Goodreads helps you keep track of books you want to read.
Start by marking “Sweeter Than All The World” as Want to Read:
Sweeter Than All The World
Enlarge cover
Rate this book
Clear rating
Open Preview

Sweeter Than All The World

3.27 of 5 stars 3.27  ·  rating details  ·  66 ratings  ·  9 reviews
Rudy Wiebe’s latest novel is at once an enthralling saga of the Mennonite people and one man’s emotional voyage into his heritage and his own self-discovery. Ambitious in its historical sweep, tender and humane, Sweeter Than All the World takes us on an extraordinary odyssey never before fully related in a contemporary novel.

The novel tells the story of the Mennonite peopl
Paperback, 448 pages
Published September 17th 2002 by Vintage Canada (first published 2001)
more details... edit details

Friend Reviews

To see what your friends thought of this book, please sign up.

Reader Q&A

To ask other readers questions about Sweeter Than All The World, please sign up.

Be the first to ask a question about Sweeter Than All The World

Community Reviews

(showing 1-30 of 128)
filter  |  sort: default (?)  |  rating details
This is the third book of Wiebe's I've read - I keep trying to figure out why he wins awards but so far cannot. I find his work disjointed, rambling and overall confusing. While this was the best of his books I have read yet, that's not saying much. There were far too many characters to keep track of - a family tree would have been very useful.
Jonathan Hiskes
Wiebe tells a sprawling story of a Mennonite family over 400 years, moving from Holland to Danzig to Germany to Russia to Paraguay and Canada. Interspersed with historical chapters is the story of Adam Wiebe, a wealthy Canadian doctor trying to stitch together his family's past. It's a leisurely paced novel, but if you're looking to learn about the history of this people pushed around the globe by war and persecution, it's a fine place to start. Makes a case that fiction is as good a means as an ...more
Rudy Wiebe, a very talented Canadian Writer uses this novel to explore the nature of religion and personality. A 'lapsed' Mennonite comes to terms with his ancestors and their relationship to the land, community and the world at large.
The novel tells the story of the Mennonite people from the early days of persecution in sixteenth-century Netherlands, and follows their emigration to Danzig, London, Russia, and the Americas, through the horrors of World War II, to settlement in Paraguay and Canada. Story was disjointed and uneven, trying to follow a contemporary strand and an historical strand. Wiebe has received acclaim and recognition for his writing, but I find his prose difficult to follow.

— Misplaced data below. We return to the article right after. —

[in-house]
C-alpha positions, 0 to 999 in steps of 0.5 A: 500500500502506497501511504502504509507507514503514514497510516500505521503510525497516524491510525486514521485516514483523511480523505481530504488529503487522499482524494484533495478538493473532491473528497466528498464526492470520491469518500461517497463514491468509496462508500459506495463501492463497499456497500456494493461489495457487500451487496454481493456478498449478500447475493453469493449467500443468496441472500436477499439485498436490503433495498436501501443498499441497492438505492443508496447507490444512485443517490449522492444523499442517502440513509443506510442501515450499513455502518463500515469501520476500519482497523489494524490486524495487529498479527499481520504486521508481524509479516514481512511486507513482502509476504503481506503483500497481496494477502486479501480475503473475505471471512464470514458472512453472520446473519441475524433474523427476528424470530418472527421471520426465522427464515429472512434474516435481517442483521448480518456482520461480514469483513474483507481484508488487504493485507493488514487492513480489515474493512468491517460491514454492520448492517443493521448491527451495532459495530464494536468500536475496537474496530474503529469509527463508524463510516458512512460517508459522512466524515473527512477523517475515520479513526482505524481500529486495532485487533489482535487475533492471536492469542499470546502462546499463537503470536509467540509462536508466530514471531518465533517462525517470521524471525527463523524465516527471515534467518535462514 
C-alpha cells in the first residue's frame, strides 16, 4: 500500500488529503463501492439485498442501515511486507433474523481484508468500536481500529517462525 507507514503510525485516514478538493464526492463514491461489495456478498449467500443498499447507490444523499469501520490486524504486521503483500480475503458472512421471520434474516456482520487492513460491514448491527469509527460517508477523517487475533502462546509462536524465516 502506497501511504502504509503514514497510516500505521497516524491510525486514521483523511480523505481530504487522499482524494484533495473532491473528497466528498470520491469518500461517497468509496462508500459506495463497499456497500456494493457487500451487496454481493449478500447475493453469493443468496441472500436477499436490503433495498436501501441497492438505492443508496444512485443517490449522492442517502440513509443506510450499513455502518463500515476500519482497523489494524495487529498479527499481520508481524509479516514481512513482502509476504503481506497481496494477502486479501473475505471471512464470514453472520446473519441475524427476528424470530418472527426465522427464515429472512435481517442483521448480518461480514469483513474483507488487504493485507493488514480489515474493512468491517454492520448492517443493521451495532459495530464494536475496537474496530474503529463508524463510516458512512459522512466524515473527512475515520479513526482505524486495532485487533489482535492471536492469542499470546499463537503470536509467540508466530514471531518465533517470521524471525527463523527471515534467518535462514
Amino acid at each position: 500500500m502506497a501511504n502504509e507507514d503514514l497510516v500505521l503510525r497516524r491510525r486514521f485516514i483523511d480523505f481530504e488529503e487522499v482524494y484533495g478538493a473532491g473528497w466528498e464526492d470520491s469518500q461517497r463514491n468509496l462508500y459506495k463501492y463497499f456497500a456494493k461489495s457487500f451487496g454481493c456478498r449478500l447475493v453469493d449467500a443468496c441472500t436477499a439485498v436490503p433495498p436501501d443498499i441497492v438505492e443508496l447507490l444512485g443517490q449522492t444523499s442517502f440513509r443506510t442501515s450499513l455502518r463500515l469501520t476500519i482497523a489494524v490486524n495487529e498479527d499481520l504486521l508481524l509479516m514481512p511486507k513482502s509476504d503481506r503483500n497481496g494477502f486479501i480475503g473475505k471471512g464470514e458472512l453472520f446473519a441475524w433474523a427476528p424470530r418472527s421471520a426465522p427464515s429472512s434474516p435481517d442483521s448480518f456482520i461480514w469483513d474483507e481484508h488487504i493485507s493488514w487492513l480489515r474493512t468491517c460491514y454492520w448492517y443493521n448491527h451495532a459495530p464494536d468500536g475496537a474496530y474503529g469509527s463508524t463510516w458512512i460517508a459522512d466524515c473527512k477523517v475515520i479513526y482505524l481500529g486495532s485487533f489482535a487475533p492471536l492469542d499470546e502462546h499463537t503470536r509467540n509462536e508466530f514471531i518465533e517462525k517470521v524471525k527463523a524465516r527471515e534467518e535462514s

Linda Fast
As a Mennonite I enjoyed reading the historical parts of the novel. However I felt that the book jumped around and it was hard to keep track of the characters. I will definitely reread this book as I am sure that I missed some of the underlying connections to the author. If you are a Mennonite I recommend this book for its history. If you are not a Mennonite don't bother as I doubt that you would enjoy it.
Amanda Gordon
This book jumps back and forth between the author's life and scenes in the life of his Mennonite ancestors. The stories of his ancestors were so interesting. I loved learning about the history of the Mennonites. Unfortunately I hated hearing about the authors life after a while - full of profanity, adultery etc. so it took me months to get through this book and as a result I can't really recommend it.
Oct 13, 2009 Sherri added it
Inspired to read this book again after conversations with Tom Neufeldt, the Russian Mennonite farmer at the St.Catharines market. One of Rudy's best books, I think, and the result of a huge amount of research. And I agree with Tom that when the mennonites scattered, my ancestors headed in a forturitous direction. Thank you, Mr. Penn.
I was enjoying the first part of the book, interspersing a 20th century man with his ancestos' past, but the book spiralled out of control in terms of continents and charcters!,,There were so many Wiebes and Loewens families and it became quite confusing to keep them straight. I do like his descriptive syle, though.
Shonna Froebel
Very very good.
Made me think about my mother's family history, renewing my curiosity in it.
Jeannie Sears
Jeannie Sears marked it as to-read
Feb 11, 2015
Theproptart marked it as to-read
Jan 06, 2015
Ray added it
Dec 12, 2014
Lexie marked it as to-read
Dec 05, 2014
Len marked it as to-read
Oct 31, 2014
Cheryl marked it as to-read
Oct 10, 2014
Kimberlee Teitzel
Kimberlee Teitzel marked it as to-read
Jan 29, 2015
Julienne marked it as to-read
Sep 07, 2014
Dana marked it as to-read
Aug 16, 2014
Rich added it
Aug 05, 2014
Lime marked it as to-read
Aug 07, 2014
Sarah marked it as to-read
Jul 25, 2014
« previous 1 3 4 5 next »
There are no discussion topics on this book yet. Be the first to start one »
Wiebe was born at Speedwell, near Fairholme, Saskatchewan in what would later become his family’s chicken barn. For thirteen years he lived in an isolated Mennonite community of about 250 people. He did not speak English until age six since Mennonites at that time customarily spoke Low German at home and standard German at Church. He attended the small school three miles from his farm and the Spee ...more
More about Rudy Wiebe...
Stolen Life: Journey Of A Cree Woman Peace Shall Destroy Many A Discovery Of Strangers The Temptations of Big Bear Of This Earth: A Mennonite Boyhood in the Boreal Forest

Share This Book